Dry conditions could make for a puzzling course at Carnoustie
The eve of the British Open felt like cramming for a final exam, a multiple choice one with no obvious answers.
The wind that blows off the North Sea across the exposed links of Carnoustie has not been the primary concern during practice rounds. Players have a reasonable idea how far the ball travels in the air. They just don’t know how far it goes on the ground.
“If you get it downwind and you hit that little flat draw and it gets running, it will go pretty much until it runs into something,” Justin Thomas said.
That’s not entirely true.
Thomas hit a tee shot on the third hole Wednesday afternoon that rolled across the humps in the fairway and kept right on rolling. It looked as though it would run into a bunker, or maybe even the handle of a rake leaning on the left edge of the bunker. It missed both and eventually came to a stop 232 yards away.
His club off the tee was an 8-iron.
Tiger Woods doesn’t see many occasions to hit driver because of how far the ball is rolling across tight links grass that looks dead. It hasn’t been this dry since Hoylake in 2006, when Woods hit only one driver all week and captured the Open for the third time. This might not be much different.
“It’s just hard to keep the ball in play,” he said. “It’s going to be an interesting test to see which clubs we’re going to be using off the tees, and a lot of it is dependent on which way the wind blows. So the whole idea of these practice rounds is just to get a good feel for what I’m going to do, and then adjust accordingly.”
Others are coming to a different conclusion. Because while the links are as fast as ever, the rough is too thin, too wispy to wreak havoc. Dustin Johnson, the No. 1 player in the world, figures he’ll hit driver about half the time on the 15 holes that are not par 3s. Two-time U.S. Open champion Brooks Koepka also is bullish on the big stick, saying the driver will come out on about eight or nine holes.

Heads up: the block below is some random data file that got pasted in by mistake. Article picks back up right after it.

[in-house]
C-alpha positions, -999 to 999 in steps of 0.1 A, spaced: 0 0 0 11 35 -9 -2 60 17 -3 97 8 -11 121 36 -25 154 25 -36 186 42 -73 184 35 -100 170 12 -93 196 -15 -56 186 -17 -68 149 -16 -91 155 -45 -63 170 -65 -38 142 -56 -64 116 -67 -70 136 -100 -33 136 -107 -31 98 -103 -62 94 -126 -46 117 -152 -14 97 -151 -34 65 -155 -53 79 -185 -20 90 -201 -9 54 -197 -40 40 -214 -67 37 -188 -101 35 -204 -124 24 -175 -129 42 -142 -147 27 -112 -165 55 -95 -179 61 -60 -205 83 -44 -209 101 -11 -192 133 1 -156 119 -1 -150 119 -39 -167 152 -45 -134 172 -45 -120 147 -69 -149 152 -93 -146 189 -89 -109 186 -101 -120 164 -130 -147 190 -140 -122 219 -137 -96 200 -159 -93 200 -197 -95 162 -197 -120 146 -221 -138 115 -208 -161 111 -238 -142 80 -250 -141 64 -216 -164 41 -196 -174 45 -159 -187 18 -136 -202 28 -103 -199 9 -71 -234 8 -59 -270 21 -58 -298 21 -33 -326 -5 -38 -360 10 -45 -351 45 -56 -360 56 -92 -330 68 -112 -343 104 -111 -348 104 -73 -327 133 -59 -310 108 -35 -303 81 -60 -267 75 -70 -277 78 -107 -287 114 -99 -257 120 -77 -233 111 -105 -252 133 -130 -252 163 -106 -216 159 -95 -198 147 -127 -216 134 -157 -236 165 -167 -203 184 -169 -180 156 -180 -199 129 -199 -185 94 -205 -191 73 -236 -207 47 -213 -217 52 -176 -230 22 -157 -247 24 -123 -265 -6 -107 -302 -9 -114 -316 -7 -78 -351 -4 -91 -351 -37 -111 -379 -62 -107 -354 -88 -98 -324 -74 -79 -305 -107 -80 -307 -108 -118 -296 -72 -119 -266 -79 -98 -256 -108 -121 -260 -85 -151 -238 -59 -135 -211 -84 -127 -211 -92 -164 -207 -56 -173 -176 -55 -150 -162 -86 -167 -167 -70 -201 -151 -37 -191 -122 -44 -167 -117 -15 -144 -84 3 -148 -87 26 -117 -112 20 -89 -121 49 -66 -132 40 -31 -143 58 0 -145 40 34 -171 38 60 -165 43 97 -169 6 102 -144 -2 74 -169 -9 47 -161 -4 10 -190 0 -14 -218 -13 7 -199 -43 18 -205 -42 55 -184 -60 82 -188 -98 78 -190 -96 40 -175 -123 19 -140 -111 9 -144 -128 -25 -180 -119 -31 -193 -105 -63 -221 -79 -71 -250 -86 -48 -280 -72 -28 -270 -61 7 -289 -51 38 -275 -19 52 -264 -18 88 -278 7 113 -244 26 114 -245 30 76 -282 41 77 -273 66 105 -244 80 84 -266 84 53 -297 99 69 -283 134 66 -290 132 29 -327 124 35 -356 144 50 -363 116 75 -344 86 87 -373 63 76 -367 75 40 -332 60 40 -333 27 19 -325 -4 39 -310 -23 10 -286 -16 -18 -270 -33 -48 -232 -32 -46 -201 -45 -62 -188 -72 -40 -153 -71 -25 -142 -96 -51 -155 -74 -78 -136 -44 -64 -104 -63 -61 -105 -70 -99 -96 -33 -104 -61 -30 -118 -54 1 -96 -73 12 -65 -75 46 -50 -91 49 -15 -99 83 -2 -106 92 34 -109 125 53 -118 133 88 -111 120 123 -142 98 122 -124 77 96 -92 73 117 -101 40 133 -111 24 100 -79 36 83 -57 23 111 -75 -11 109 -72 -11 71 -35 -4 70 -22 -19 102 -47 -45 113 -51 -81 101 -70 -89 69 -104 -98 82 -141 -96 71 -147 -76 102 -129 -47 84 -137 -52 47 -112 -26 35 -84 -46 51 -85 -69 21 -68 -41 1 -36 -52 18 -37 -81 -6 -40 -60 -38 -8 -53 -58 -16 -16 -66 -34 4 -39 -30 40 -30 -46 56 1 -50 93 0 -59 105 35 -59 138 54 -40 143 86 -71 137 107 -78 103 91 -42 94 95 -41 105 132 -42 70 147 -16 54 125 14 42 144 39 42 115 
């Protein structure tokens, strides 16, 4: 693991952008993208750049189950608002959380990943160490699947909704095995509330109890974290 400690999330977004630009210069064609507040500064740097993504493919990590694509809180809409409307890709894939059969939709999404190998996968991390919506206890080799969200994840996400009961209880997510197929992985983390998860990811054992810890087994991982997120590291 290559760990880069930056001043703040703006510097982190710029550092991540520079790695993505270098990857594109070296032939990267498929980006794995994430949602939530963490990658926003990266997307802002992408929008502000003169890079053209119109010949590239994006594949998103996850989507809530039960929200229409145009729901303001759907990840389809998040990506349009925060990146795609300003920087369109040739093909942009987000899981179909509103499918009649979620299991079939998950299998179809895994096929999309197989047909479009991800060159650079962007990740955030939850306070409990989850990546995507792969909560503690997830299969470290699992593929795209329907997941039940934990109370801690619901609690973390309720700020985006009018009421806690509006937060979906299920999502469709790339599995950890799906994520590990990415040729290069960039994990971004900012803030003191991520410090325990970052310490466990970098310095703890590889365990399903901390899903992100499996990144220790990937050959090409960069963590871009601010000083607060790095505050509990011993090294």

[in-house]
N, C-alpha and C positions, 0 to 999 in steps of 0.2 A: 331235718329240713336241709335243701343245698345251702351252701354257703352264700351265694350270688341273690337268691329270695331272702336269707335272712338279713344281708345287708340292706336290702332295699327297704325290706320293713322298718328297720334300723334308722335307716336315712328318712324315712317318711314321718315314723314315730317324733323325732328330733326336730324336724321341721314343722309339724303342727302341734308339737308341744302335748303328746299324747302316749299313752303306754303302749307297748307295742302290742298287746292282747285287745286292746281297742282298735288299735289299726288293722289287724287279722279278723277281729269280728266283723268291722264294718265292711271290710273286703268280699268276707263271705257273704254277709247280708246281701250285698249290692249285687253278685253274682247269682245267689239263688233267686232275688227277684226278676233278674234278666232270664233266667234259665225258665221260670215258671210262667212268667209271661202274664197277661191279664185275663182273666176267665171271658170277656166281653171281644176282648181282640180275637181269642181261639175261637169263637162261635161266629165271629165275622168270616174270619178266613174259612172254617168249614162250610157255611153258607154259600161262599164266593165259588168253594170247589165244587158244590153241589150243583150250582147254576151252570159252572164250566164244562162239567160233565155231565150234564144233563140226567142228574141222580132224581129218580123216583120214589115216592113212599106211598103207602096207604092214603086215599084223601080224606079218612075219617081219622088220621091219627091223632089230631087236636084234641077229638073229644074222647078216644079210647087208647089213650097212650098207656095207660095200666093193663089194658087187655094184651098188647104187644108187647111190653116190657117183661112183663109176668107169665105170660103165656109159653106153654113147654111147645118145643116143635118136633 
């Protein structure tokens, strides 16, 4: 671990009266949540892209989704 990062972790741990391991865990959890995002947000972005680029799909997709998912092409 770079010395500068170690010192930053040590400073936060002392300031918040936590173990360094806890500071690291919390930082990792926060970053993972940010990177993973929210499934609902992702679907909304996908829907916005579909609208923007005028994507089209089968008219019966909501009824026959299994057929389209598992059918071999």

Defending champion Jordan Spieth was considering his options on the final day of practice. On the 415-yard fourth hole, with a bunker on the right side of a dogleg left and another bunker farther out on the left side, he hit a fade over the right bunker. The other option is a long iron that splits the bunker.
And then Spieth had another idea.
“Aim for the 4?” he asked his caddie, Michael Greller. He then motioned to the gallery about 60 yards off the tee to scoot back a bit, and Spieth blasted a shot over their heads toward a yellow patch of rough that separates the right side of the fourth green from the 15th tee. There’s not enough deep grass to get into trouble.
The answers will start arriving today when the 147th edition of the British Open — and the eighth edition at Carnoustie — gets started.
“I think there’s not going to be one player in this field that has a game plan on Wednesday night and is going to stick to that game plan the whole way around for 72 holes,” Rory McIlroy said. “It’s just not going to happen with wind conditions, with pins. You start to feel a little bit more comfortable with a few shots, and you might start to take some on.”